PIERRE | The Legislature has one step left for final approval of an additional $1 surcharge on hunting licenses in South Dakota to help raise more money for predator control.
There also is a movement under way to increase the amounts that county predator districts can levy on livestock producers.
The Senate Agriculture and Natural Resources Committee endorsed both measures Thursday. Their prime sponsor is Rep. Betty Olson, R-Prairie City.
The $1 surcharge for hunters could come up for debate by the full Senate on Monday. It sailed through the Senate hearing on a 7-1 vote, with Chris Hesla of the South Dakota Wildlife Federation the only witness testifying against it.
Hunters already pay a $5 surcharge on most licenses for animal-damage control and public hunting access. Hesla said hunters are paying more than their fair share in comparison to landowners.
State Wildlife Division Director Tony Leif said the additional dollar would generate about $320,000 on top of the approximately $900,000 currently in the Animal Damage Control budget of the Game, Fish & Parks Department. Leif said the coyote population is up and he could put more boots on the ground and in the air for more hours.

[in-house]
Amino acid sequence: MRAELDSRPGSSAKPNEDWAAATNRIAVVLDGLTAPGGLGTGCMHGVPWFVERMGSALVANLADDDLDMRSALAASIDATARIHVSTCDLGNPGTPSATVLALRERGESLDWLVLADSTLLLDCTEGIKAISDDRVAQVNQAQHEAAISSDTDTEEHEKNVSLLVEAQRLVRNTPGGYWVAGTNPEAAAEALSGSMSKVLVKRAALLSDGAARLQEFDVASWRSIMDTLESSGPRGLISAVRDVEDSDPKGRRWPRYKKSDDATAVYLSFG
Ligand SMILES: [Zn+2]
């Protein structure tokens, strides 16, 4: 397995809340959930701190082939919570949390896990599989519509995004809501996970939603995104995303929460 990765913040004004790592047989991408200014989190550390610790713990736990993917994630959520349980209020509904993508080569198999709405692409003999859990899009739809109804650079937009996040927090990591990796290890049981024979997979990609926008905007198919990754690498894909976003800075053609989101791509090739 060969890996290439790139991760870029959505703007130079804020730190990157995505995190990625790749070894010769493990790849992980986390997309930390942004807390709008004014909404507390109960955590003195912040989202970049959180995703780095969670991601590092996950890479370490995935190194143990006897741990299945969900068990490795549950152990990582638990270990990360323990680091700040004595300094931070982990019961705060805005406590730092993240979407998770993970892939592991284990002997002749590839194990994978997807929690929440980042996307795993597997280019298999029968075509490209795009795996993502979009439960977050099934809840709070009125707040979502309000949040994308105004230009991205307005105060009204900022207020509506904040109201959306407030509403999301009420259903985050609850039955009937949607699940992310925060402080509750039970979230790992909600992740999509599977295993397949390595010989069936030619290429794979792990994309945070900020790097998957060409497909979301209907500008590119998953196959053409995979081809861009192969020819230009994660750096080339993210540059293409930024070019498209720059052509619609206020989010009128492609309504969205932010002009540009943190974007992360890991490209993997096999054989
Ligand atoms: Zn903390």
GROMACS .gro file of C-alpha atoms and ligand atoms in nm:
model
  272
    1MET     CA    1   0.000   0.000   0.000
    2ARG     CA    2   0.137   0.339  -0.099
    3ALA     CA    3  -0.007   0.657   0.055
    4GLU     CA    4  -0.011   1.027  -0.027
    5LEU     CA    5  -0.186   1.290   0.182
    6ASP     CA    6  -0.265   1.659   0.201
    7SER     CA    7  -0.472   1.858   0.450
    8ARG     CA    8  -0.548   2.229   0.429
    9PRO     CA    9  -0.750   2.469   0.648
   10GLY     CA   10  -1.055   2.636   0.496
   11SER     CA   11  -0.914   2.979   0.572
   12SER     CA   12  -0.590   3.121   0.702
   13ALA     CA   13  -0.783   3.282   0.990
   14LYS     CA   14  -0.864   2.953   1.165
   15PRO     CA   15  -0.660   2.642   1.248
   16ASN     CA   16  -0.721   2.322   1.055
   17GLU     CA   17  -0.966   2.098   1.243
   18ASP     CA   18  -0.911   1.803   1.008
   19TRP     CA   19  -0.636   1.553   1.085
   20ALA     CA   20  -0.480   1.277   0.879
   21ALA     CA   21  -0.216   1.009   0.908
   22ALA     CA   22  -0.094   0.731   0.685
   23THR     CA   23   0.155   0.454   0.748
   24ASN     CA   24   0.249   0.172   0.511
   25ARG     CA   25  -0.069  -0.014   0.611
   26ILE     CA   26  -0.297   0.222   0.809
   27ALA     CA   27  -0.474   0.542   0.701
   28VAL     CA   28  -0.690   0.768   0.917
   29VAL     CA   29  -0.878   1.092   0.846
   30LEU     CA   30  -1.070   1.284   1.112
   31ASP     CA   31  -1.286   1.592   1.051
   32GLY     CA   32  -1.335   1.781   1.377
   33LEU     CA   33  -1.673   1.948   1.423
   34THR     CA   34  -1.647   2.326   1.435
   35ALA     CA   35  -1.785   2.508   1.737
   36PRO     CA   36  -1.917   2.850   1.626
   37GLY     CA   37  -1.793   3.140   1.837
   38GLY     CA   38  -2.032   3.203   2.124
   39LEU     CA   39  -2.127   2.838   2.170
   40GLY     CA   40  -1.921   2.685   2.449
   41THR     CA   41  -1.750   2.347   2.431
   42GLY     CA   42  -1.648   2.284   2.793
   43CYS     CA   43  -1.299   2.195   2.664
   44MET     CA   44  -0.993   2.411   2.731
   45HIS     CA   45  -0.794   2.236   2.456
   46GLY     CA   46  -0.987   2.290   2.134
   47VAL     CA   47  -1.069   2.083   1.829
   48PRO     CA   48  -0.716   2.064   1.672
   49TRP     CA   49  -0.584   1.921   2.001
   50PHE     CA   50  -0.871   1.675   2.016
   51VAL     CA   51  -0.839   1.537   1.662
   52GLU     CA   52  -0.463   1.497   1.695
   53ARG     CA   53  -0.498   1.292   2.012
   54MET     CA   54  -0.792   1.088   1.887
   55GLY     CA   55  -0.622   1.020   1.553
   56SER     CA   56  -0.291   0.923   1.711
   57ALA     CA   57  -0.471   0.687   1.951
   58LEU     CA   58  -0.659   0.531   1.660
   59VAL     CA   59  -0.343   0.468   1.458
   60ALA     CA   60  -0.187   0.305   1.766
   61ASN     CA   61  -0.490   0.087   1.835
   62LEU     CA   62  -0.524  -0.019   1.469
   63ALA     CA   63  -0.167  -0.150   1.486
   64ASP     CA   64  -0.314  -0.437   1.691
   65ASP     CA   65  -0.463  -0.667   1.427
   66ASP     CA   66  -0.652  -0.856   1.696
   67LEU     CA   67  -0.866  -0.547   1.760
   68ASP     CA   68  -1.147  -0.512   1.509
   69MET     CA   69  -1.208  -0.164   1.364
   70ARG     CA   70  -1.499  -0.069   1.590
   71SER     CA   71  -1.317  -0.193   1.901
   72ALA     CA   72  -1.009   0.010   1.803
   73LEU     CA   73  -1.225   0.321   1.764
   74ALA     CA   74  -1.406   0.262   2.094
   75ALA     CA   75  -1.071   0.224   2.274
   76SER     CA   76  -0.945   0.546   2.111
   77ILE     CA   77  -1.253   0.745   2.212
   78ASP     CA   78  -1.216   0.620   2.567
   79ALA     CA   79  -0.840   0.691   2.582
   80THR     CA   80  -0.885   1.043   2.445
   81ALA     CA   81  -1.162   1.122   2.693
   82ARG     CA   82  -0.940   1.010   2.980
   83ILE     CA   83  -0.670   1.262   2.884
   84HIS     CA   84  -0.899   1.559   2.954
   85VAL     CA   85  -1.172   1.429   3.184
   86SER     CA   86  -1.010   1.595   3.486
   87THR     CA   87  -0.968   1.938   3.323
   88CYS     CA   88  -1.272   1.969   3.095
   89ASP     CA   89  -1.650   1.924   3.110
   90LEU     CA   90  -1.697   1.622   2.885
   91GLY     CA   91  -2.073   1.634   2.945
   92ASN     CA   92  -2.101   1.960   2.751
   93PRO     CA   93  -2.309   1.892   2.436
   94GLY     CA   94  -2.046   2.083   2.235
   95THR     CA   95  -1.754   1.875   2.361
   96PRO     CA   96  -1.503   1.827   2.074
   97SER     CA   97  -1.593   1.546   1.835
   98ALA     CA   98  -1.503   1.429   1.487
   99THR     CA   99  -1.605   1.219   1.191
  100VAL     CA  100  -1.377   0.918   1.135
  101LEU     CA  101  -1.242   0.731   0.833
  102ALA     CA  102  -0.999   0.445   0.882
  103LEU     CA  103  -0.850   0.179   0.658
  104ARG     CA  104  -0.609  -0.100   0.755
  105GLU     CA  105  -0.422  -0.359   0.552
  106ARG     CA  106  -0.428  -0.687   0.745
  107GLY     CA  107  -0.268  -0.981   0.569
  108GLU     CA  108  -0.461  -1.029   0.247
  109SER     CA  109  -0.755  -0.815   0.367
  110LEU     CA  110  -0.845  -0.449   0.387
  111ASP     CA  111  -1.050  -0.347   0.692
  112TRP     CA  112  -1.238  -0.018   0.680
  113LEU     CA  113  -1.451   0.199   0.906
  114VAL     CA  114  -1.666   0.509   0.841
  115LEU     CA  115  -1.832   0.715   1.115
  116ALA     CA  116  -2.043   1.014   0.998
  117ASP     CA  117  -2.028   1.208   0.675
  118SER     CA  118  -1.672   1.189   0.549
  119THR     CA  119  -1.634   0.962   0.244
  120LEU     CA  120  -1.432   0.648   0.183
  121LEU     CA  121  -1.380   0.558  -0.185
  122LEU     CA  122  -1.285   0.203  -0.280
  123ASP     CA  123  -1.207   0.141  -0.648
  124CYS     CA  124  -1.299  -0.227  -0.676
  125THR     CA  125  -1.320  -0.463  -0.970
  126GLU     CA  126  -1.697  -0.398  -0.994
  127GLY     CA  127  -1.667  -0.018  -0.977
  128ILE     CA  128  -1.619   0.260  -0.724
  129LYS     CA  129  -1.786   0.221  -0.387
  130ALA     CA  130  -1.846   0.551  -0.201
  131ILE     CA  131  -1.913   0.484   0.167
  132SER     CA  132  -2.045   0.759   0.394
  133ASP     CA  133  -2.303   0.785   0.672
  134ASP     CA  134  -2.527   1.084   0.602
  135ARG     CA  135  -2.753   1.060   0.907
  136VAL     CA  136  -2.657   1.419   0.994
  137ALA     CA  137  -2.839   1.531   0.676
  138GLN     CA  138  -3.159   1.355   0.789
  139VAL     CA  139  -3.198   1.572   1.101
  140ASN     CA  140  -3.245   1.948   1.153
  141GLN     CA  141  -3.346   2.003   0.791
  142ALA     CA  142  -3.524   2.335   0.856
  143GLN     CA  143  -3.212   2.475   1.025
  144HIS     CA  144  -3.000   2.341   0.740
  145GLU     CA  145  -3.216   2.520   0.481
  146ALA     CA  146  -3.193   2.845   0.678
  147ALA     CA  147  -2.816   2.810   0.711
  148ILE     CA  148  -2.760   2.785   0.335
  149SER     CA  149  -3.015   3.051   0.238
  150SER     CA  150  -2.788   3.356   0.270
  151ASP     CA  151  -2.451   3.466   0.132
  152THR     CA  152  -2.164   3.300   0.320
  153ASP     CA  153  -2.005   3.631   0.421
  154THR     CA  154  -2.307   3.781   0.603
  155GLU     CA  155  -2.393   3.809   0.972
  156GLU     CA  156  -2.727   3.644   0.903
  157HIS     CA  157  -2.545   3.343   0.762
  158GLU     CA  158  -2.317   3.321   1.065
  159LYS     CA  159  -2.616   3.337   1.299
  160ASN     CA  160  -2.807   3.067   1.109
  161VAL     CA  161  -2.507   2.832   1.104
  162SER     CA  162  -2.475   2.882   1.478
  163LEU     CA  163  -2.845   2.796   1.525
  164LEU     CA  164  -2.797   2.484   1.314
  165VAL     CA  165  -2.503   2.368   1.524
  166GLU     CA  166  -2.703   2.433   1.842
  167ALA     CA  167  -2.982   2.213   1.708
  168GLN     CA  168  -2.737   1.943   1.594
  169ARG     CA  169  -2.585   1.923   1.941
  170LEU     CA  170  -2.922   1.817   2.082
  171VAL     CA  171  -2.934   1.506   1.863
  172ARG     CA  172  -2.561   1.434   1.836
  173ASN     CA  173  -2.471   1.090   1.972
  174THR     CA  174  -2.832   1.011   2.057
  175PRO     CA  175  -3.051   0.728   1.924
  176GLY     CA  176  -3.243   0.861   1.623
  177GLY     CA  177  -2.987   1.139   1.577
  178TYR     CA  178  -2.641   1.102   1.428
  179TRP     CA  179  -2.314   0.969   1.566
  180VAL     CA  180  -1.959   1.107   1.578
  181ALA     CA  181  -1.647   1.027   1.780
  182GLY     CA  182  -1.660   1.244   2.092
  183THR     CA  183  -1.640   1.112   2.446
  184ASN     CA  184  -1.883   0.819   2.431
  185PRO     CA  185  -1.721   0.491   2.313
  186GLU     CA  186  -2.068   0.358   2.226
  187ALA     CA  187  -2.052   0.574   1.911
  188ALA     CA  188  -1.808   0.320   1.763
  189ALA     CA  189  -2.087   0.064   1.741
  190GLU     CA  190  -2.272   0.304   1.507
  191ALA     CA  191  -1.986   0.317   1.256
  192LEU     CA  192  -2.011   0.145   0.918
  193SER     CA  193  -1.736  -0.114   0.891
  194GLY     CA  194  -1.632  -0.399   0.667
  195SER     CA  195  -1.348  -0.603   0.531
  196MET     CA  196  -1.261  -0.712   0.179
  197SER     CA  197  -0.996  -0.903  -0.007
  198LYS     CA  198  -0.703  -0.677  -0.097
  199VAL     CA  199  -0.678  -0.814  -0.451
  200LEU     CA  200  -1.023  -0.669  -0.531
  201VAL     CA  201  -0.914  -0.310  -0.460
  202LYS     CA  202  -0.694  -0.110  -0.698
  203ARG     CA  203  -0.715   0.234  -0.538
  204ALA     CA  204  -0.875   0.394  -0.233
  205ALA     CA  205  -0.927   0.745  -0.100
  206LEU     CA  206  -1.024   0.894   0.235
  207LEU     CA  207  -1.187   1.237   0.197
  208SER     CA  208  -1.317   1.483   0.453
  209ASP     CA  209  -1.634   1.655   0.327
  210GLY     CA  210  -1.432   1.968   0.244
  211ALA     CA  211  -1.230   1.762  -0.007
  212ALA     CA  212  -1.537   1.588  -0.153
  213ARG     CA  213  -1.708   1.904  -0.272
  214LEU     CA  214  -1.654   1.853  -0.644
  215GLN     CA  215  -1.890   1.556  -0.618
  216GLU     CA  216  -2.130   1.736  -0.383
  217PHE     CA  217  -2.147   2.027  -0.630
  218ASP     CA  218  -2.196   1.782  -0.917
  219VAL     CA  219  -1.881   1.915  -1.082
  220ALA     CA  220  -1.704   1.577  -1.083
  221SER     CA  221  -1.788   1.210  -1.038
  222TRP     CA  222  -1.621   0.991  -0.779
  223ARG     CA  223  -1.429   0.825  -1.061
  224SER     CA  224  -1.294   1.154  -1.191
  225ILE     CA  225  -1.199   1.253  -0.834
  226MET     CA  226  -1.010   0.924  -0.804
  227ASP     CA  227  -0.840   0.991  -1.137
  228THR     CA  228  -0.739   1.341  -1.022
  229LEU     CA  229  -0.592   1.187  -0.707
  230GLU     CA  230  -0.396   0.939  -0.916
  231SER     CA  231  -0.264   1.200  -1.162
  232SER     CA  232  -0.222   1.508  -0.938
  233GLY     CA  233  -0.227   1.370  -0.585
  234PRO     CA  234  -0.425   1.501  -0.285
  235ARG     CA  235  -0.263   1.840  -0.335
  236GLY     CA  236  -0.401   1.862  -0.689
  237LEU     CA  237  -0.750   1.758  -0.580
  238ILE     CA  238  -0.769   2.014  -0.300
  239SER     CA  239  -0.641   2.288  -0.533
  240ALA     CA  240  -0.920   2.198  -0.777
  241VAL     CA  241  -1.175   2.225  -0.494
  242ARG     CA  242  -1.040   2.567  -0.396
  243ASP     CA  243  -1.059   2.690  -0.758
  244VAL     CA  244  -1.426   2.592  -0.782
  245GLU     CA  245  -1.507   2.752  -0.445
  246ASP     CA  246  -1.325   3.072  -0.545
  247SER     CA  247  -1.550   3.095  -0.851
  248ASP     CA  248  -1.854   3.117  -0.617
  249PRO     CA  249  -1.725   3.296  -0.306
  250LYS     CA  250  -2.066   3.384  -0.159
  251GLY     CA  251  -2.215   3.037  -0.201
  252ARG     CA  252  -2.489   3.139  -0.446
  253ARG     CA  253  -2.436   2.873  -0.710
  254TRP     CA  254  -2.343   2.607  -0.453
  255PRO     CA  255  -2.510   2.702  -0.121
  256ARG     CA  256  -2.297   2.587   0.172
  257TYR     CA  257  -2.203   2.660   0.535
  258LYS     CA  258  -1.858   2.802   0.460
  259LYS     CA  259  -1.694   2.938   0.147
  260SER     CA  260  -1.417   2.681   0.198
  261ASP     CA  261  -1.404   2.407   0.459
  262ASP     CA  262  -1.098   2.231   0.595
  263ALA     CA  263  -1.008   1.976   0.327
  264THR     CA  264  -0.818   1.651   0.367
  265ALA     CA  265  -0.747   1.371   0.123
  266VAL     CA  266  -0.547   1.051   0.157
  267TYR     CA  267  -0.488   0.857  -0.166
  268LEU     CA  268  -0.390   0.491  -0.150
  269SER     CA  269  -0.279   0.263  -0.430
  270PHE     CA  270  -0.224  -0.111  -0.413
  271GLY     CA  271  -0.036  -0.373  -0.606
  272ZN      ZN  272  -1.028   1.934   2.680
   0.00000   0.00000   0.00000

“This is a viable solution,” he said.
Leif said he also supports the $300,000 one-time funding that Senate Republican leader Russ Olson of Wentworth has proposed. That bill will be discussed Monday by the House Appropriations Committee.
Leif said that money would come in time “to get right after the problem this spring” until the $1 surcharge starts producing more revenue this fall.
Several senators didn’t take kindly to Hesla’s position, nor did Olson.
“There’s nobody that’s got more skin in the game than the producers right now,” she said. “We’re running out of money, and we’re running out of livestock and we’re running out of wildlife up there.”
Jene Jansen, an archery hunter from Ashton, told the committee that coyotes are numerous and don’t seem to be spooked by him in the field. But he has seen wildlife, especially deer, acting differently.
“The game has changed their tactics, and they’re living in fear of these coyotes,” he said.
Another bill was changed by the committee to allow larger levies on livestock producers for predator control.
County commissioners could collect up to $1 per sheep at least six months old and all cattle at least one year old and not in feedlots on Jan. 1 each year. The current limits are 25 cents for sheep and six cents for cattle.
The Senate panel approved those changes on a 8-1 vote. If the full Senate agrees next week, the legislation, HB1168, would need to return to the House for a decision.